Benedick is also a bachelor who has sworn to remain so all his life. He is against love and marriage. In the scenes leading up to Act 2/Scene 3, mainly Act 1/Scene 1 and Act 2/Scene 1 the audience have realised that there is a history between Beatrice and Benedick as well as a mutual affection for each other, shown by Shakespeare in witty repartee. “What, my dear Lady Disdain! Are you yet living?” Disdain is an Elizabethan adjective for disapproving. Benedick’s purpose of insulting Beatrice is to show that he considers her as a negative person, a person who is harsh and never looks on the bright side. This is also Benedick’s view of most women.

Shakespeare also suggested that the two characters are made for one another by the use of their names Beatrice and Benedick. The similarity of their names suggests the similarity of character. The names and the sound of them suggests how these two lovers have a more pragmatic and realistic outlook on love. They are meant to be according to the play. The method Shakespeare used to match make Beatrice and Benedick is called ‘Gulling’, an Elizabethan verb meaning to trick or deceive someone. Both the gulling scenes are visible through the use of soliloquy which is when a character is talking alone, it is the act of speaking while alone, especially when used as a theatrical device that allows a character’s thoughts and ideas to be conveyed to the audience. It exposes their inner most feeling or secret to the audience. There is a section in every play or drama in which a soliloquy is spoken.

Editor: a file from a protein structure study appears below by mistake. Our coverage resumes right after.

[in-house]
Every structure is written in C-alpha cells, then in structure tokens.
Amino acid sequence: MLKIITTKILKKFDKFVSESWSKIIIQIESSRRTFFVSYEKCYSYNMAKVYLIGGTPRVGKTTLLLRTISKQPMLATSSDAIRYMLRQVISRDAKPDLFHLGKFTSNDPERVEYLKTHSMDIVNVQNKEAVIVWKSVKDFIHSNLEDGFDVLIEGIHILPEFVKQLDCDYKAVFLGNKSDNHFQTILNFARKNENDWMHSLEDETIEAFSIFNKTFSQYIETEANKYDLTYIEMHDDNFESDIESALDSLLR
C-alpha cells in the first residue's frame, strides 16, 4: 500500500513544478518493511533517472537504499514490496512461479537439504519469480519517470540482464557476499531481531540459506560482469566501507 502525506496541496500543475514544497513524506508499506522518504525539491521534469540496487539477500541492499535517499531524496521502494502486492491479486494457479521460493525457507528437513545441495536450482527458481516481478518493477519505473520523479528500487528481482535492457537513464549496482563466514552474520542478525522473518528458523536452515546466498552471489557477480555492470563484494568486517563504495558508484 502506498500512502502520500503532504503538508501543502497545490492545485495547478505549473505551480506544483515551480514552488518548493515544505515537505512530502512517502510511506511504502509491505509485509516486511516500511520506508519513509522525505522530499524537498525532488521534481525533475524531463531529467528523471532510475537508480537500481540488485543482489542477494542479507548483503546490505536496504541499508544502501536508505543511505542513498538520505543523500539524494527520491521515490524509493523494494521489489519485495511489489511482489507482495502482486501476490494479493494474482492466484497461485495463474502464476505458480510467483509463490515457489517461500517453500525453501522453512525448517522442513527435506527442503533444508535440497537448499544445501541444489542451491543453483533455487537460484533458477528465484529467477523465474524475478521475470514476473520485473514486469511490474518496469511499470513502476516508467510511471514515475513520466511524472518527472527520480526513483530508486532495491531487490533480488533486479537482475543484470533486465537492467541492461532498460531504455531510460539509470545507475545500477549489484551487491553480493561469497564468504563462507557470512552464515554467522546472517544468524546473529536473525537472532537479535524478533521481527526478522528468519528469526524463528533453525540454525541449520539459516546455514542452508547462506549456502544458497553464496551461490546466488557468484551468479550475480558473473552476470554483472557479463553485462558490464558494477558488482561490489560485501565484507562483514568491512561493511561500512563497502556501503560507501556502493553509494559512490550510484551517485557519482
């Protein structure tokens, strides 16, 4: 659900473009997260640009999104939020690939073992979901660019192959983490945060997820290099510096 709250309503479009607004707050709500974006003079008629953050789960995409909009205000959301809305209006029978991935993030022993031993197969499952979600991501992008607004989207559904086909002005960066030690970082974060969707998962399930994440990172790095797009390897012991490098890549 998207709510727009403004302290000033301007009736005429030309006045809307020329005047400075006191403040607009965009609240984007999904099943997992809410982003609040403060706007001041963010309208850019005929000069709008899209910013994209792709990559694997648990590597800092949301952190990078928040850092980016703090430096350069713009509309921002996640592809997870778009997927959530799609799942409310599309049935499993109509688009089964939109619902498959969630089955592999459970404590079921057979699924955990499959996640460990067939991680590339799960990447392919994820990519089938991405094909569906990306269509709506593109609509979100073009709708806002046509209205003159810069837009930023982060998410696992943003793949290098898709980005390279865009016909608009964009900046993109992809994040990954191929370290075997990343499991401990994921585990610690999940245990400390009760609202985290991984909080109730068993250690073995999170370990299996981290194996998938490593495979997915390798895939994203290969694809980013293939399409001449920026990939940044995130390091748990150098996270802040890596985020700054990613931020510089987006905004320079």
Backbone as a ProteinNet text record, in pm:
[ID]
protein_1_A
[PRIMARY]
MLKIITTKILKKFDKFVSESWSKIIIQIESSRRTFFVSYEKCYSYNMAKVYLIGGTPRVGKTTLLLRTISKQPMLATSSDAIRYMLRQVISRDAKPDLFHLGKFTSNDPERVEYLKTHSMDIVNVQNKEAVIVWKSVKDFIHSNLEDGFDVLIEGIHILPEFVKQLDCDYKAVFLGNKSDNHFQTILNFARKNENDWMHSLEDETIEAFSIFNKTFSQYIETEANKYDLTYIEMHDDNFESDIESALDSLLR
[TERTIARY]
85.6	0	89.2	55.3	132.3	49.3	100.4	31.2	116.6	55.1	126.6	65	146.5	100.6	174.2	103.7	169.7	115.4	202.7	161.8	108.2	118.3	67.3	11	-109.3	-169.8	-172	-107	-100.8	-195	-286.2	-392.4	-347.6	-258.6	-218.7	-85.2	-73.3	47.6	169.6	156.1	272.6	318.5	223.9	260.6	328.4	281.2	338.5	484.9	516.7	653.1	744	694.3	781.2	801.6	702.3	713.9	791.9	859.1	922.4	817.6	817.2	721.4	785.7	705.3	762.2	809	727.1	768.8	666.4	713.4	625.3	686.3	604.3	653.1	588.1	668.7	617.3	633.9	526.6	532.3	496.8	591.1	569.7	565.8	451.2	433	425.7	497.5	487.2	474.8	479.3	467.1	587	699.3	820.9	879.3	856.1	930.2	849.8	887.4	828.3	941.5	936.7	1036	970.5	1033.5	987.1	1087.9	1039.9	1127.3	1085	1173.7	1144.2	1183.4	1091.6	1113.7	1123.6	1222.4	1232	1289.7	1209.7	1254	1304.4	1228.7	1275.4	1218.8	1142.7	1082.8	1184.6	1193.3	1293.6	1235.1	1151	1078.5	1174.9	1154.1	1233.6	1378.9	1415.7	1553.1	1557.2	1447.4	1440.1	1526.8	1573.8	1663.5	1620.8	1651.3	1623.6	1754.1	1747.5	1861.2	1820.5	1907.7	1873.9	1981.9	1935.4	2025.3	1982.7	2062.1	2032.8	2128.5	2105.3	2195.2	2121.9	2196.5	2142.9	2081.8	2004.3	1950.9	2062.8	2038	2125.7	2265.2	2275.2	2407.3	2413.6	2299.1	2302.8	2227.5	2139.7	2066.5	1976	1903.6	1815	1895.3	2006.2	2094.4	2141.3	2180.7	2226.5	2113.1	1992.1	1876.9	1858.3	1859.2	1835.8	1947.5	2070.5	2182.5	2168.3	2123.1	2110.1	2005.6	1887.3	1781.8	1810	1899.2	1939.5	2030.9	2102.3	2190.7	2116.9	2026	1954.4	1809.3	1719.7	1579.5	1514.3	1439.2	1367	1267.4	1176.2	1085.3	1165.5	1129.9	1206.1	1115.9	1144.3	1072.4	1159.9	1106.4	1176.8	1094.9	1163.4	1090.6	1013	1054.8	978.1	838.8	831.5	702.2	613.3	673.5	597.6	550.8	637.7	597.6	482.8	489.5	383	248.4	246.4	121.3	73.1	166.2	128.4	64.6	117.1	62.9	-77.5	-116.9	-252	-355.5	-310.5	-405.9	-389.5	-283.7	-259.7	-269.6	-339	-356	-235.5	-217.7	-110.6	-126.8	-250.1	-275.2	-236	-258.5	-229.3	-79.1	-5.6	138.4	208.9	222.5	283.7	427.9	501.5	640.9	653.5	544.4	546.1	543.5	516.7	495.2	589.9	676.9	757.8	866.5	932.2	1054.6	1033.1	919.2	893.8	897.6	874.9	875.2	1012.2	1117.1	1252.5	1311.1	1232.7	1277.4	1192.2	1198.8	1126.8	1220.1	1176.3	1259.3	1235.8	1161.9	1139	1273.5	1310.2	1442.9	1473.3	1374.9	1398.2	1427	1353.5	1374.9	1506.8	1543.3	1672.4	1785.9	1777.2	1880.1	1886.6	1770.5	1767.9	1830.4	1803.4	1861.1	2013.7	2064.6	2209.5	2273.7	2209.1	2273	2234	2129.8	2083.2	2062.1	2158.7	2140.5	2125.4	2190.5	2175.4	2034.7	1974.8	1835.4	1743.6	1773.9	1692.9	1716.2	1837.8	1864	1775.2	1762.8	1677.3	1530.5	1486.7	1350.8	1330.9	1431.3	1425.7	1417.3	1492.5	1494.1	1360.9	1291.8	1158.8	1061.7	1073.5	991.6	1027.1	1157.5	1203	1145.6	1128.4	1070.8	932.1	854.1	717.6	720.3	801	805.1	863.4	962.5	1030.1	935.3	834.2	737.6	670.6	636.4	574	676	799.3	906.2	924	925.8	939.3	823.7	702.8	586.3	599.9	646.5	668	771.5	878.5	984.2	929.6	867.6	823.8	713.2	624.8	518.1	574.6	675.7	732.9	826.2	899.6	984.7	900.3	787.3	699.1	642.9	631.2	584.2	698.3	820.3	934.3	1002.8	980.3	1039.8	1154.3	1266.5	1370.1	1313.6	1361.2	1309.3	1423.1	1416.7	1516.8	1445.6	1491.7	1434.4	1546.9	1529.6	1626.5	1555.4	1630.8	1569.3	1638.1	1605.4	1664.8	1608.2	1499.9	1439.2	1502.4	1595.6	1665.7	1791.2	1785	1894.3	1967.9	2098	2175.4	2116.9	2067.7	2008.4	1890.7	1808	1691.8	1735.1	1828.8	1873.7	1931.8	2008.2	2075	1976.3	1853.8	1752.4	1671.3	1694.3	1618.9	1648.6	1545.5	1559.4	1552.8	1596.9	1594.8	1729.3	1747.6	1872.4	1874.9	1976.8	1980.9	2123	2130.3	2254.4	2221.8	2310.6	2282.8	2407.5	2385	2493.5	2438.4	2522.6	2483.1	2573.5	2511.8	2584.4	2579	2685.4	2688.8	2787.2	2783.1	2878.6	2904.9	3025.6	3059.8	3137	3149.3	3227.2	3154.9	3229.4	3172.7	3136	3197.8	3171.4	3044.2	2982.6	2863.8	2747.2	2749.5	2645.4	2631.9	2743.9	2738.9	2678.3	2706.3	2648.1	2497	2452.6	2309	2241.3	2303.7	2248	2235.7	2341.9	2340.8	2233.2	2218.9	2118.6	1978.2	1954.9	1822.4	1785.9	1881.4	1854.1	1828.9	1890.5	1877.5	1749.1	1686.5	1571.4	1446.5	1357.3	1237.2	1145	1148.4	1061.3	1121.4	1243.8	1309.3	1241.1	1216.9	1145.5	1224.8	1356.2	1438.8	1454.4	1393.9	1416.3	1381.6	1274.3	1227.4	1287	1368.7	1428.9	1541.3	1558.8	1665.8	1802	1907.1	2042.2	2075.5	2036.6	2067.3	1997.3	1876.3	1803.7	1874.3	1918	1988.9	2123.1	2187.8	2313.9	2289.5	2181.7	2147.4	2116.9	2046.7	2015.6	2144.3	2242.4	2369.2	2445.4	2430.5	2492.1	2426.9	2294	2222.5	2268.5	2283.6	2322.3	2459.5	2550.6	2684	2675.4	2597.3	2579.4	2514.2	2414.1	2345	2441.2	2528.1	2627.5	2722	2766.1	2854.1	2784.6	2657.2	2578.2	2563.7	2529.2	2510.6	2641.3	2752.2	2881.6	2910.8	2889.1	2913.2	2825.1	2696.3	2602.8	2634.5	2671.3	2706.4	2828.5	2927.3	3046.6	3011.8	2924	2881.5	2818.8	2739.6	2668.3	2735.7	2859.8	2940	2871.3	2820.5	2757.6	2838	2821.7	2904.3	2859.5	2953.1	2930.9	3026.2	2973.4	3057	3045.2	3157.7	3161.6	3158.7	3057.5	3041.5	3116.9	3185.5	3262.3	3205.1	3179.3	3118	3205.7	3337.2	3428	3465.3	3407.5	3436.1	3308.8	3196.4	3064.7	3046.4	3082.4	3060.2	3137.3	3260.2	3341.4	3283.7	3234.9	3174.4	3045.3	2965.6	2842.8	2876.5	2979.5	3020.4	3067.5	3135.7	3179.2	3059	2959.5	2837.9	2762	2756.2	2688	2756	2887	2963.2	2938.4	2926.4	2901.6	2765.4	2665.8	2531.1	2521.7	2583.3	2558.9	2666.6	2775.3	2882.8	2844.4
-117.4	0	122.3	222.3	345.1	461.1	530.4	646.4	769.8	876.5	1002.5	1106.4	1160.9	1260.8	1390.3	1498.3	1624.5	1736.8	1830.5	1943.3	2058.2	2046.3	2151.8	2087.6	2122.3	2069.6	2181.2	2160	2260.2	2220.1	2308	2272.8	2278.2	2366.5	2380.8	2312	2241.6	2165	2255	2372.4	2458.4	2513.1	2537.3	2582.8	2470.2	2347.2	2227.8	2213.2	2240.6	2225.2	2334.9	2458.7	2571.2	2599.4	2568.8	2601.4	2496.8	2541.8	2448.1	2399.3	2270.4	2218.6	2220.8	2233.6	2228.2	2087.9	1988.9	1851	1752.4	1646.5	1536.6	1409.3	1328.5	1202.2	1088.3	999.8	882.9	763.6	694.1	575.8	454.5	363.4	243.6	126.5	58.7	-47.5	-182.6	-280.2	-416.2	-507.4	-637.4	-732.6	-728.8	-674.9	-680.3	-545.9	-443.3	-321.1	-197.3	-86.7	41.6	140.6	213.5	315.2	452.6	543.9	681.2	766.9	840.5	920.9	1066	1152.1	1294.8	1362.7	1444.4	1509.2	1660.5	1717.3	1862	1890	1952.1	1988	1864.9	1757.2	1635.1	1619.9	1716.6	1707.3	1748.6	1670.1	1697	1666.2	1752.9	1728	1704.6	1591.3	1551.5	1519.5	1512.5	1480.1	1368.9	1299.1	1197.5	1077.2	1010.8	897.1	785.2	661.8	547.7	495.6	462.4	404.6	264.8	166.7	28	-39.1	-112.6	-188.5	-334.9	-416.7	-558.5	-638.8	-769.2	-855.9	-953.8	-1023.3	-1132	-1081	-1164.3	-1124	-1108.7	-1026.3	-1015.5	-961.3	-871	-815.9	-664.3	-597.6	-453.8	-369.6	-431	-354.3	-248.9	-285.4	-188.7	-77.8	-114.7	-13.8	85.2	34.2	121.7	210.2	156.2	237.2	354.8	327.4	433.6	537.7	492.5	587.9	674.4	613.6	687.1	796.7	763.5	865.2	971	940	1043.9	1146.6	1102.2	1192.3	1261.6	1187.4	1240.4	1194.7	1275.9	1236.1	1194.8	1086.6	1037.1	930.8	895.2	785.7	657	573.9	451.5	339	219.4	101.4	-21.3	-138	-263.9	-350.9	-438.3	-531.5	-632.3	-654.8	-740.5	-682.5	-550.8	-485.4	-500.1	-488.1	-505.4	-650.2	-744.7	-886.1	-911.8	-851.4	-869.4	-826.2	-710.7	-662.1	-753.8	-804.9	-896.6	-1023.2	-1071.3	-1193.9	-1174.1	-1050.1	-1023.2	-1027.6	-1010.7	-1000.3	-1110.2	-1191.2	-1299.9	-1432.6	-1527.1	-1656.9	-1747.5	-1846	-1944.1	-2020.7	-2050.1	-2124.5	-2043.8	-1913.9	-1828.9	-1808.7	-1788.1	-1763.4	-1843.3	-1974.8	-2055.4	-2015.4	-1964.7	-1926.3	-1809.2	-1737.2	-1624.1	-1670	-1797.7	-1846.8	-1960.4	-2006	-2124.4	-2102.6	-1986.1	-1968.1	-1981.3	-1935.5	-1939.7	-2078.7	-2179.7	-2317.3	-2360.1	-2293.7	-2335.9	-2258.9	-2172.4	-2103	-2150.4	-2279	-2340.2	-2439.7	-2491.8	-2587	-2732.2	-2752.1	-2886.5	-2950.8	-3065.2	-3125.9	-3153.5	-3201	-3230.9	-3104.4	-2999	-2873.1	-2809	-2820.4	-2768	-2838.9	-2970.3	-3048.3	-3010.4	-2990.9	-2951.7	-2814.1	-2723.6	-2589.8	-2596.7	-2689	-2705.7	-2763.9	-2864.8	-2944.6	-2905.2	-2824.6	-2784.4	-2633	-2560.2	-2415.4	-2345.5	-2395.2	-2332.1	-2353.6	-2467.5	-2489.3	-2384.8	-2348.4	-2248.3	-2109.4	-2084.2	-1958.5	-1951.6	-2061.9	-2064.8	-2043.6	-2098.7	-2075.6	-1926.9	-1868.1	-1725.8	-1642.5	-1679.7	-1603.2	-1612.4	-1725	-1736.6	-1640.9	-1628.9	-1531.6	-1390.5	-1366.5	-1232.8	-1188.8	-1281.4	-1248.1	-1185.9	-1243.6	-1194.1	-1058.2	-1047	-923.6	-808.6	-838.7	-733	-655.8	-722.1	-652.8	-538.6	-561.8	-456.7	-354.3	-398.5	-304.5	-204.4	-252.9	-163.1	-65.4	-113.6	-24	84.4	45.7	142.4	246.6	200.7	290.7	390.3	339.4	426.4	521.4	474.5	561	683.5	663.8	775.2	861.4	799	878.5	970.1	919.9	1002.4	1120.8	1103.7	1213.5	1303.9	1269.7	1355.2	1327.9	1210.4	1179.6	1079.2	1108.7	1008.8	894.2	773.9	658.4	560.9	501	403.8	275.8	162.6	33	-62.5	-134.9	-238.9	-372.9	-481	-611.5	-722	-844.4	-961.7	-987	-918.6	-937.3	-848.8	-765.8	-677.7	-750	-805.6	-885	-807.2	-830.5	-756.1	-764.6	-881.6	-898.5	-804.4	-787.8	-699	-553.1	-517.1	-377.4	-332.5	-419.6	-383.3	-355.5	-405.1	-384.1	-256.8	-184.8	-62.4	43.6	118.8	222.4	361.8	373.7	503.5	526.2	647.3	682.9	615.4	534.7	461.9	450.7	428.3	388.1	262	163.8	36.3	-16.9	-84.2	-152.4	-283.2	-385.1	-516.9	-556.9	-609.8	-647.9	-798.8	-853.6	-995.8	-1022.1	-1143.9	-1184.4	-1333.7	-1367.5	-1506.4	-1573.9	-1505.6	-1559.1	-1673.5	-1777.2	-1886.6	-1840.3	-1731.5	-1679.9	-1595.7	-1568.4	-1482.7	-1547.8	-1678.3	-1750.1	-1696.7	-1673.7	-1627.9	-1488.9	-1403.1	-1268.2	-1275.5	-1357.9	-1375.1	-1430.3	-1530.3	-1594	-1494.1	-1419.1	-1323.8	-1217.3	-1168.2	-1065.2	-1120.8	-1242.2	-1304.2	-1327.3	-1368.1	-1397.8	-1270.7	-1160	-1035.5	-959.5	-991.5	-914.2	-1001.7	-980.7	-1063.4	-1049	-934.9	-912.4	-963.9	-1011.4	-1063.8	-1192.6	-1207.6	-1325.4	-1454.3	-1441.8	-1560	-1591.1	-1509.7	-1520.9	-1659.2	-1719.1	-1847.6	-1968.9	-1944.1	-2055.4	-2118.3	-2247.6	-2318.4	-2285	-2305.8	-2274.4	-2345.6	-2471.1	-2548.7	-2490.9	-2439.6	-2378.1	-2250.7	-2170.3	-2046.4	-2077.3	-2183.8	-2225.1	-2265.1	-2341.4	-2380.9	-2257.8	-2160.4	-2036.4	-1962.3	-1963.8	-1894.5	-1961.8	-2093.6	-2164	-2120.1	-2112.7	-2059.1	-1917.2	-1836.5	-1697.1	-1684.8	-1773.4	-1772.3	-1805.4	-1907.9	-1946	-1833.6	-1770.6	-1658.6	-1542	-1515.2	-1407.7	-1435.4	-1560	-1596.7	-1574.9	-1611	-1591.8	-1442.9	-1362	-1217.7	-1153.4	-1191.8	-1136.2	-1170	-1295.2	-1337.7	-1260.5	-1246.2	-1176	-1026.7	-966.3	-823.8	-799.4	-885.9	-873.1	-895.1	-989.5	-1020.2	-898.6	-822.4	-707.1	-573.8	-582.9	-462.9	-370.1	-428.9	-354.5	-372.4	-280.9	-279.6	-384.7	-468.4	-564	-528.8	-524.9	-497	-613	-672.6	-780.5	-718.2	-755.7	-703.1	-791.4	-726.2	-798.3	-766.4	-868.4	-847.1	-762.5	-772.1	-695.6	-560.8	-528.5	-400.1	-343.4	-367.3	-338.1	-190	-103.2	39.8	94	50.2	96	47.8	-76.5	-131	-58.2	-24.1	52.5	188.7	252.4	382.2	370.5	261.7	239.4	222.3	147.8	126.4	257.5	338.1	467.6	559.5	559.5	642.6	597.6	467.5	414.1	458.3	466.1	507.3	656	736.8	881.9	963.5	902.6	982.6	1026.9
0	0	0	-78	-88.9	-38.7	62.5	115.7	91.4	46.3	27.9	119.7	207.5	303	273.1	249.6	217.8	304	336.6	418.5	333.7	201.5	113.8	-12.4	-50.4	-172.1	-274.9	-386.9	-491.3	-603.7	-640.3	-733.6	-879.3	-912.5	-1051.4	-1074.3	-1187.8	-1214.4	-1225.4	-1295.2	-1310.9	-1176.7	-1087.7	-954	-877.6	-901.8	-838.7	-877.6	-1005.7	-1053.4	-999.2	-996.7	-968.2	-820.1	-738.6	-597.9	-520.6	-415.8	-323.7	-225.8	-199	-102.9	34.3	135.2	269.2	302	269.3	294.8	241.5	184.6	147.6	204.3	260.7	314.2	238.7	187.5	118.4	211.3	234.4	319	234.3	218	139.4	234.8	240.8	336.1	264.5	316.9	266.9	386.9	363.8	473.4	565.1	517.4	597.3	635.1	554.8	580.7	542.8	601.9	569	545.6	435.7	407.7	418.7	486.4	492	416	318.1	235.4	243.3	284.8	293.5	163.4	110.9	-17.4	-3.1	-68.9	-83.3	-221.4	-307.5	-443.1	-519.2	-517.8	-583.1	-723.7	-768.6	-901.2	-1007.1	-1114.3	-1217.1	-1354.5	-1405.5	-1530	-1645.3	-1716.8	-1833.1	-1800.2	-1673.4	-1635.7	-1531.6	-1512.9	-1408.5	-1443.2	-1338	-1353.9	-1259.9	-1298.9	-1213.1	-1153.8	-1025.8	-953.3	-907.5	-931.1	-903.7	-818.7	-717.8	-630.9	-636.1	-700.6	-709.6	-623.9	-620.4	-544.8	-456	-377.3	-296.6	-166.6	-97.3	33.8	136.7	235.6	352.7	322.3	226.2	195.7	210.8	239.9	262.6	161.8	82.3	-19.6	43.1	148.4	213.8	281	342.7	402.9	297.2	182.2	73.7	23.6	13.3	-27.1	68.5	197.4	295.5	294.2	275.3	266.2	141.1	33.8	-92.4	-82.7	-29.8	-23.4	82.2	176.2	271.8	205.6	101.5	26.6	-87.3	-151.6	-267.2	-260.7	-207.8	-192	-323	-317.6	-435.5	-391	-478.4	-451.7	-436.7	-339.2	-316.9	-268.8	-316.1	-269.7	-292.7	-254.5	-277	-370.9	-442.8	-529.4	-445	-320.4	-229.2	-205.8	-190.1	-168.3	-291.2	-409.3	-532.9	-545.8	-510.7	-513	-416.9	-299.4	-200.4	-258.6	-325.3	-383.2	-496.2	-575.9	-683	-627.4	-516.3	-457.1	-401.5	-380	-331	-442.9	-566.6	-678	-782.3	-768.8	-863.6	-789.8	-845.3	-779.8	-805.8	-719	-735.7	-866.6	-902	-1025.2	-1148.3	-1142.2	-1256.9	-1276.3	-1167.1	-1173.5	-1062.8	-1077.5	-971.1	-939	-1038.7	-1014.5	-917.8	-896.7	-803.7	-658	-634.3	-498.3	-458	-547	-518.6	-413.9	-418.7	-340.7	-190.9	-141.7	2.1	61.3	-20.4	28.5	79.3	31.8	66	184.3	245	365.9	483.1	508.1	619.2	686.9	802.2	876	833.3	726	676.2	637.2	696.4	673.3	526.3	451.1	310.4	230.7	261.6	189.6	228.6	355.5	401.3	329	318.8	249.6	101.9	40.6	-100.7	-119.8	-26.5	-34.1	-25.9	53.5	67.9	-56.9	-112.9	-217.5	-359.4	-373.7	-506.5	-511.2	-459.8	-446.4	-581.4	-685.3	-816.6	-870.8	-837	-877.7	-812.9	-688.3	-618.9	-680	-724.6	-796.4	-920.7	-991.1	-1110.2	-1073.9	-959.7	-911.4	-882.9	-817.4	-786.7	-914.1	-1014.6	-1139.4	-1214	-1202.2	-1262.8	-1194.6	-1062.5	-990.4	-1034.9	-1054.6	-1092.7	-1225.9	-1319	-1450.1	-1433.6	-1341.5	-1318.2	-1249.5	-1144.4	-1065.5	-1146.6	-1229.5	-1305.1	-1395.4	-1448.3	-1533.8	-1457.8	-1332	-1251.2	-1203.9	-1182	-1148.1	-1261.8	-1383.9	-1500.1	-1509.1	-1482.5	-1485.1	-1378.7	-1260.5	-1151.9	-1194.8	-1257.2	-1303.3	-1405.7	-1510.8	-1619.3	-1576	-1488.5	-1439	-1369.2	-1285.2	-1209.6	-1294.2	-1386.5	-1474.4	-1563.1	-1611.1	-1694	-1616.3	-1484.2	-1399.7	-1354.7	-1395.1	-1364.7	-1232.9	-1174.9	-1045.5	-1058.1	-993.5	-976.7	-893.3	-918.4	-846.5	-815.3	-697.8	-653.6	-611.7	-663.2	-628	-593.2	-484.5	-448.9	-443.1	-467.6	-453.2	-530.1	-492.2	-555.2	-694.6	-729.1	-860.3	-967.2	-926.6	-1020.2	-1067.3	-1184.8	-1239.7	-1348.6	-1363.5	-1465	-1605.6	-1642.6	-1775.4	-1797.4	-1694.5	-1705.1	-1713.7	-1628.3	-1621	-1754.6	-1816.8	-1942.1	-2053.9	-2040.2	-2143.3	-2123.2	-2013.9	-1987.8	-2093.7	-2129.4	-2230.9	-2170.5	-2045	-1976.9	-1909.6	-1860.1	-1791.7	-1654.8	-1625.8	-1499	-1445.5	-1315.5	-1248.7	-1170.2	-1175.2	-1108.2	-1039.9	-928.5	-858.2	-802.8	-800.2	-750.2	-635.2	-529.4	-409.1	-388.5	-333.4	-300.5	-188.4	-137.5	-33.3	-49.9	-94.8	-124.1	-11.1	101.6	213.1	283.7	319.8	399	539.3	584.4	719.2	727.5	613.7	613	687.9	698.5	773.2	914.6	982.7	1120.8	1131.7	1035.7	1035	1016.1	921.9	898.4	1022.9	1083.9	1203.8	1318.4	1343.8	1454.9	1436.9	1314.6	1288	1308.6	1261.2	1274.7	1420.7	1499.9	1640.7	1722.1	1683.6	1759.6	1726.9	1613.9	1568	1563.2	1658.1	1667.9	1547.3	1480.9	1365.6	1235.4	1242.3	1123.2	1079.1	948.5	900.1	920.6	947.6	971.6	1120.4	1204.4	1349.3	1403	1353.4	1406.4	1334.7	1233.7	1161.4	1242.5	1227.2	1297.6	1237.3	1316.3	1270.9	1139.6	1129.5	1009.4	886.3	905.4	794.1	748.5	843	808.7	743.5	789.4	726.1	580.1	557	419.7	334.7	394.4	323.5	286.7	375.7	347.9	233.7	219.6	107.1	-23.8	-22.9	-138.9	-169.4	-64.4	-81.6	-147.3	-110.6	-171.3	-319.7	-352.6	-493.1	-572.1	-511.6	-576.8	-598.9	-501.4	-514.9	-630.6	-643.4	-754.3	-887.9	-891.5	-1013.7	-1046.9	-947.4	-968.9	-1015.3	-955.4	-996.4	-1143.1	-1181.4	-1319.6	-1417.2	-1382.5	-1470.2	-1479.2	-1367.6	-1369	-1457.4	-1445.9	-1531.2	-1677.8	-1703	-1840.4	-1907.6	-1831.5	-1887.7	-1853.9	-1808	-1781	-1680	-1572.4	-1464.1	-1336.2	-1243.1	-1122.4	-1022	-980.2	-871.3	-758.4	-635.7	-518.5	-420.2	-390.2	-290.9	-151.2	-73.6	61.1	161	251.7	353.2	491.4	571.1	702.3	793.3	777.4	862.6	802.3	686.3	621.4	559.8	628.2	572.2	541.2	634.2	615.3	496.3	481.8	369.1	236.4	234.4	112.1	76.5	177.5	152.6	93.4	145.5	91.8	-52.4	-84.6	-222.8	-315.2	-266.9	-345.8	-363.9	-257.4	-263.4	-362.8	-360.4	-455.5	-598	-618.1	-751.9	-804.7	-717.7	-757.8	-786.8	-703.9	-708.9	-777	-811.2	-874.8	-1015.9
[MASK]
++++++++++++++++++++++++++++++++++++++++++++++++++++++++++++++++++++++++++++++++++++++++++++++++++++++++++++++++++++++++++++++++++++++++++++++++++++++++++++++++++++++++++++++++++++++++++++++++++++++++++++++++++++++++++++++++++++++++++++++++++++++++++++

Benedick’s gulling scene, Act 2/Scene 3 opens with a song from Balthasar about how ‘men were deceivers ever’. Dramatic irony is used here when similarly Benedick is deceived by the men. Dramatic irony is a dramatic device used for sarcasm and hypocrisy which is a situation where a character is unaware of something the audience knows, it is the situation, or the irony arising from a situation, in which the audience has a fuller knowledge of what is happening in a drama than a character does. The audience are about to witness this themselves when we see how Benedick is deceiving himself as a ‘defence mechanism’ from love.

Benedick’s first soliloquy starts with a stressful expression as he expresses to the audience how he despairs of Claudio now that he has turned ‘orthography’ and fallen in love. ‘Orthography’ is ornate language which shows how the happiness within one is decorated inside as they speak elaborately. Their happiness is shown by their language. Claudio is in love so he has started using this language, he is happy to have found Hero, so his language has turned more sweet and gentle; this shows that he is grateful to the world to have procured Hero.

Shakespeare also used ‘music’ to display love. “I have known when there was no music with him but the drum and the fife; and now had he rather hear the tabour and the pipe”. In this part of Benedick’s soliloquy he is expressing his views on Claudio’s sense of change in music. ‘Drum and the Fife’ is Elizabethan music which represents love in conflict. Claudio used to listen to such music until he met Hero. Now he is more interested in ‘Tabour and the Pipe’, which is romantic Elizabethan music. The use of music is to show the audience that Claudio is weak; as soon as he saw Hero he fell in love with her. It symbolises how powerful love can be to change a man; it shows that a woman can control a man with her beauty and integrity.